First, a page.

By Sara Lacey on October 4, 2013
The "L" in Fiat's 2014 500L could stand for love. My family and I loved the 500L for lots of reasons. It's comfortable, flexible and rather family-of-four friendly. I didn't see that coming in this not-so-little hatchback.
First of all, the 500L — the L stands for large — has a fun look. On paper, my test car's dark gray metallic paint job wouldn't seem exciting, but in person, the optional white-colored roof ($500) made the gray color look sporty and modern. The design of Fiat's 500 is echoed in the L; it still has the nifty round headlights and taillights, smiley grille and bubbly shape. It's longer and wider than its 500 sibling and kind of breadbox-shaped, but this allows for easy loading and unloading not just of people but of stuff, too.
The five-seat hatchback's liftgate raises up high enough that I could stand under it (I'm 5 feet 5 inches tall) to get gear loaded into the 23.1-cubic-foot cargo area. I could still reach the hatch handle to close it. My son's bulky hockey bag fit in the cargo area with room to spare; it could have managed two of them. I had to put his hockey stick and my daughter's lacrosse stick in the passenger area. Needless to say, I was impressed by the 500L's capacity.
Young tykes will need a little help getting in the 500L because it sits a bit higher than a sedan, but they will likely get used to it. Otherwise, the backseat can be great for kids. The 60/40-split folding bench slides forward and back, and the seatbacks recline for comfort. There's also a folding armrest with two cupholders. I loved how my two school-aged kids fit in the backseat without incident.
However, the 500L's backseat might be a tight fit for rear-facing seats. I was able to fit a rear-facing infant seat behind the driver's seat, but Cars.com's certified car-seat technicians had to move the front passenger seat forward when installing a rear-facing car seat behind it. However, the two sets of lower Latch anchors are visible and easy to use.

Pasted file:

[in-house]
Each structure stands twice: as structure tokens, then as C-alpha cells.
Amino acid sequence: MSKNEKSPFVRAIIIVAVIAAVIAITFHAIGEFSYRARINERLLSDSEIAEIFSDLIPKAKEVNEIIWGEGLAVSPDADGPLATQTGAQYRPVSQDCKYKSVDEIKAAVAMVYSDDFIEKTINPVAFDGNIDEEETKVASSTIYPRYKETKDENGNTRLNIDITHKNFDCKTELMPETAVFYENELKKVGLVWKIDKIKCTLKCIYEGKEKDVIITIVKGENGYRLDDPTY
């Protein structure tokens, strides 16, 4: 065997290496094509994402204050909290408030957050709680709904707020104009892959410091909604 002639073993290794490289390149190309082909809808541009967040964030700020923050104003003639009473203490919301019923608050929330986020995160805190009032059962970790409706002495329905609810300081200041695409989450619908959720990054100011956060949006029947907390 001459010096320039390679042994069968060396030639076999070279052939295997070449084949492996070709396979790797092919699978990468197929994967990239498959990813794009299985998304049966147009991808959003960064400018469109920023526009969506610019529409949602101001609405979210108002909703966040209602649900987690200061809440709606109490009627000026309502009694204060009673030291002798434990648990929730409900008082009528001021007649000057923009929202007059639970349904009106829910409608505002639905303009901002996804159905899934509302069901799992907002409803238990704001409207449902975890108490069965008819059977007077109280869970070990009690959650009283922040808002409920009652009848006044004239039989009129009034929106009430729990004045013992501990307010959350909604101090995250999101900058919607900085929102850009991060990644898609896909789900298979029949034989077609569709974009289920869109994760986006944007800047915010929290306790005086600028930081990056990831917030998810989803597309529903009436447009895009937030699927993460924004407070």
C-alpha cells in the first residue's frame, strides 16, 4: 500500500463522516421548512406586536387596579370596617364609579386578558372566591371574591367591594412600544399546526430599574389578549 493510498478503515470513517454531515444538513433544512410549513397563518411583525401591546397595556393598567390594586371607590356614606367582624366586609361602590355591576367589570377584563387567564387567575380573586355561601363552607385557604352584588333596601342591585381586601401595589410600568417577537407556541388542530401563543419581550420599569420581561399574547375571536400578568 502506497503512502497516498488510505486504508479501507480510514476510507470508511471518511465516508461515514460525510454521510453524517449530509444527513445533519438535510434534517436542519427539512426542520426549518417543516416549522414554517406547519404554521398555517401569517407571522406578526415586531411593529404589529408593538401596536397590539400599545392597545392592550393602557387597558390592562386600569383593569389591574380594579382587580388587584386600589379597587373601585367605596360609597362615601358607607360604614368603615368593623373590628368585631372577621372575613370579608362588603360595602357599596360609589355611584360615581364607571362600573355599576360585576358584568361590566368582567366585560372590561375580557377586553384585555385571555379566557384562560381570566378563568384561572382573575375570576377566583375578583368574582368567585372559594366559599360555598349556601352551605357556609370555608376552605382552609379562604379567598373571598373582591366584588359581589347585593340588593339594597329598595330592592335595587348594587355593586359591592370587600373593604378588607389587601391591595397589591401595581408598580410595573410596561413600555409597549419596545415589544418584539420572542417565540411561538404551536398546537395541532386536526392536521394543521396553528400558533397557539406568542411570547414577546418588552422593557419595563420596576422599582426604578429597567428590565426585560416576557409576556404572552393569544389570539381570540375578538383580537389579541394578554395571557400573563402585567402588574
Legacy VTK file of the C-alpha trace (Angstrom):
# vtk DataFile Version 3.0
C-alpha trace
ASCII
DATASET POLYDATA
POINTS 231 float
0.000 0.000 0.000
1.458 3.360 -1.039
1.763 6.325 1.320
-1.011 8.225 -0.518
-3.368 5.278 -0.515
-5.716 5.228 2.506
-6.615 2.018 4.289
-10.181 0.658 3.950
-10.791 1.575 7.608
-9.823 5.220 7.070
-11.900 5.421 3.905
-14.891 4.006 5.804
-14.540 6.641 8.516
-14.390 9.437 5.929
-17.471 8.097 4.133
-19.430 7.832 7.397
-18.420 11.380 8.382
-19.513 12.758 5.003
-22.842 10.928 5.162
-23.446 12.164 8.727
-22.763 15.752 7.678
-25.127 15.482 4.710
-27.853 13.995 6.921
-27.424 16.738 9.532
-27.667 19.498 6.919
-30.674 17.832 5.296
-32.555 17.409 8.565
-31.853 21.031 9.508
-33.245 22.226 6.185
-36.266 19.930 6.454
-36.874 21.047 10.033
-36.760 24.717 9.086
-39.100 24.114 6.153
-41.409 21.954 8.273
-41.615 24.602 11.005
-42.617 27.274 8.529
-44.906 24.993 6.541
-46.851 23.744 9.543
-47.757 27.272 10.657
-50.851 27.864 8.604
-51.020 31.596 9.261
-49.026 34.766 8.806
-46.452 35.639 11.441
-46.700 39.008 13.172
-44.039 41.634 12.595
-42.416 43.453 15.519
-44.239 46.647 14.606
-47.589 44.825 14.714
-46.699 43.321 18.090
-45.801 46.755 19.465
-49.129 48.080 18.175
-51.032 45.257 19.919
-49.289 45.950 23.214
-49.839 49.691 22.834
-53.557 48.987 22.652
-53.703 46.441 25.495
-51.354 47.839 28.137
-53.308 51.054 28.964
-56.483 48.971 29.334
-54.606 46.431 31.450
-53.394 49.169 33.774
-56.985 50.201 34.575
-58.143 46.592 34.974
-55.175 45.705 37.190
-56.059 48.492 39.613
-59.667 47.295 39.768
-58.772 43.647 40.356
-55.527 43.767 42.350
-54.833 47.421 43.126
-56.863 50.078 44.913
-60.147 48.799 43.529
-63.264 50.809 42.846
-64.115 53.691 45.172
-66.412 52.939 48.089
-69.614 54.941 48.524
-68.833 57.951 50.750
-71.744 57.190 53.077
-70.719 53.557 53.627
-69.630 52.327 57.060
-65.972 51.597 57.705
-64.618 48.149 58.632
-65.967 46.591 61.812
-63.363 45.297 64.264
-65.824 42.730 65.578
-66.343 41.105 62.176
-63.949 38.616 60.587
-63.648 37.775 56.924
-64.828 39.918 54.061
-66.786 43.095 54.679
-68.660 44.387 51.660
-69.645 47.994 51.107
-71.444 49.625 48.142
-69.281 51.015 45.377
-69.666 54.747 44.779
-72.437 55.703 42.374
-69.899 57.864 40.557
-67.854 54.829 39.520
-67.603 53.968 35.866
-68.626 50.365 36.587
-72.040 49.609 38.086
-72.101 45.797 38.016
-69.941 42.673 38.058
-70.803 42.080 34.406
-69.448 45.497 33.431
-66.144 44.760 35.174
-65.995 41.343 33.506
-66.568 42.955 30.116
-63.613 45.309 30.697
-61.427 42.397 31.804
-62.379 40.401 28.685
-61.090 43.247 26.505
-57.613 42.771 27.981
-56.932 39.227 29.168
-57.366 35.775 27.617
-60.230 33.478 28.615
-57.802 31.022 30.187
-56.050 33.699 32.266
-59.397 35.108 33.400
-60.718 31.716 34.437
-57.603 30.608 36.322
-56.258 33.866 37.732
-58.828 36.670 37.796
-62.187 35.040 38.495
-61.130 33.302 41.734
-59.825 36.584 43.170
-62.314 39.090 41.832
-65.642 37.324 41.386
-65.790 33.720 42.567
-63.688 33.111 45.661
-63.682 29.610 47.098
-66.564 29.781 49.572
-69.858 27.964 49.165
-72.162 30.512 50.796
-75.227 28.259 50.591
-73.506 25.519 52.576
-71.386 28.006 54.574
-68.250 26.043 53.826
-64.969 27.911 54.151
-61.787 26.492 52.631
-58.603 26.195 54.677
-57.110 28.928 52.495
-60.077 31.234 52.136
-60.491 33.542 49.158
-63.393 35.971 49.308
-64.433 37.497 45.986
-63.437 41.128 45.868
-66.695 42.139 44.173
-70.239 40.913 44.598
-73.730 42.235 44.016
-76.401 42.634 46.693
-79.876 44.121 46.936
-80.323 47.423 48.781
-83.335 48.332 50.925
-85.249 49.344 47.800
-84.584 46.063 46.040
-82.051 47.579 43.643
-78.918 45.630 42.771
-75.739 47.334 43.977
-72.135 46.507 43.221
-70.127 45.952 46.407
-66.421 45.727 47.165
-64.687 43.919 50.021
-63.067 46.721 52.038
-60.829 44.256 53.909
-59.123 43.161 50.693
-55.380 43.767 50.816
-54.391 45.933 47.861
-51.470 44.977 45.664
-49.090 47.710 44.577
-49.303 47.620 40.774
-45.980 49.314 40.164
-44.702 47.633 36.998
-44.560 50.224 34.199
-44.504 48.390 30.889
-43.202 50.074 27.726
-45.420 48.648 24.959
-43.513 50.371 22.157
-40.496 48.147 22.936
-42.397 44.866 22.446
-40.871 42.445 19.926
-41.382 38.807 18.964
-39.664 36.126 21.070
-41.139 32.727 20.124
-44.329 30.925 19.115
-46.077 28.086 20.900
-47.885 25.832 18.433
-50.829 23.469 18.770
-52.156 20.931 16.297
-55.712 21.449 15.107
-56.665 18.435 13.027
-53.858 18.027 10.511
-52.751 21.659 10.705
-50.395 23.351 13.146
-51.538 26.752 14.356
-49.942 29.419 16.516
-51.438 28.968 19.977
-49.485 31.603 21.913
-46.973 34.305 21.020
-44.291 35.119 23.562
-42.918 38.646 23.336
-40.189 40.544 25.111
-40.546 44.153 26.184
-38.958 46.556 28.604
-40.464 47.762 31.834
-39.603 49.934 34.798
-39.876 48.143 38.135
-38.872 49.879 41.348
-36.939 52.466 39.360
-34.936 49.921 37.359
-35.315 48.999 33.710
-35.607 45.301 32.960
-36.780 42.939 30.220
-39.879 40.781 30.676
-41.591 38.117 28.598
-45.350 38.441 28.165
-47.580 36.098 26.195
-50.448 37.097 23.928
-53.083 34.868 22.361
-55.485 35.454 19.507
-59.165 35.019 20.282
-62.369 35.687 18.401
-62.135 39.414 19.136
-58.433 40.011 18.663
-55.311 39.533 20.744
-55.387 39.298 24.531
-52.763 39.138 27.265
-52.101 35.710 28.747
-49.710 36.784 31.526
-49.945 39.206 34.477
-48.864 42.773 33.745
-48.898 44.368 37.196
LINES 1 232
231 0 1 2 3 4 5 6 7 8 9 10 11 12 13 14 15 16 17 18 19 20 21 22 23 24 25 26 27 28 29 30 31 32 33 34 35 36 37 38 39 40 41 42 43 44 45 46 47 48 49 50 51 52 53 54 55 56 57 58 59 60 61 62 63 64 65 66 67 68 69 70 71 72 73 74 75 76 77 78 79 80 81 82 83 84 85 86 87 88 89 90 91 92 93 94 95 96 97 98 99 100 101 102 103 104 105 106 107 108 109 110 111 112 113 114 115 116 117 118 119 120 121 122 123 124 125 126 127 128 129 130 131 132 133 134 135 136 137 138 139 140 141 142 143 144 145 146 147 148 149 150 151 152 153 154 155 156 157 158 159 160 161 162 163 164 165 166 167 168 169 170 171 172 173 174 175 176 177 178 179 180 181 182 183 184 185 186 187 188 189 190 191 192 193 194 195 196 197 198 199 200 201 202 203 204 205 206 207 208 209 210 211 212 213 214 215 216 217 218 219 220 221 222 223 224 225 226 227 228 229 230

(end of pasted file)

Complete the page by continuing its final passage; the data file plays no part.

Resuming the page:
My 500L Easy trim didn't have the fun interior of the 500, which features plastic trim that matches the smaller car's exterior paint color, but there's still plenty to like. The optional panoramic sunroof ($1,100) only opens over the front, but its rear glass keeps the backseat feeling roomy and light. In the front row, there are two cupholders and two glove boxes. There's also a grippy cubby for a mobile device and a small center console. Of course, you will have to edit how many things you bring into the 500L as it's not a minivan.
Visibility is good in the 500L thanks to its tall windows and its split A-pillars with a triangular window that allows you to see pedestrians who normally would have been hidden by the A-pillar.
The 500L's 160-horsepower, turbocharged 1.4-liter four-cylinder had plenty of power for everyday driving. It has more oomph than the 500, and for that I was grateful, as the 500 seemed underpowered to me. The 500L isn't perfect; there's some turbo lag and a little body roll, but I didn't care too much because the 500L really is just a kick to drive.
During my weeklong test drive, I was continually impressed by how well the 500L fit my busy family life. And when I was without my kids, I especially loved that I didn't feel like I was driving around too much car.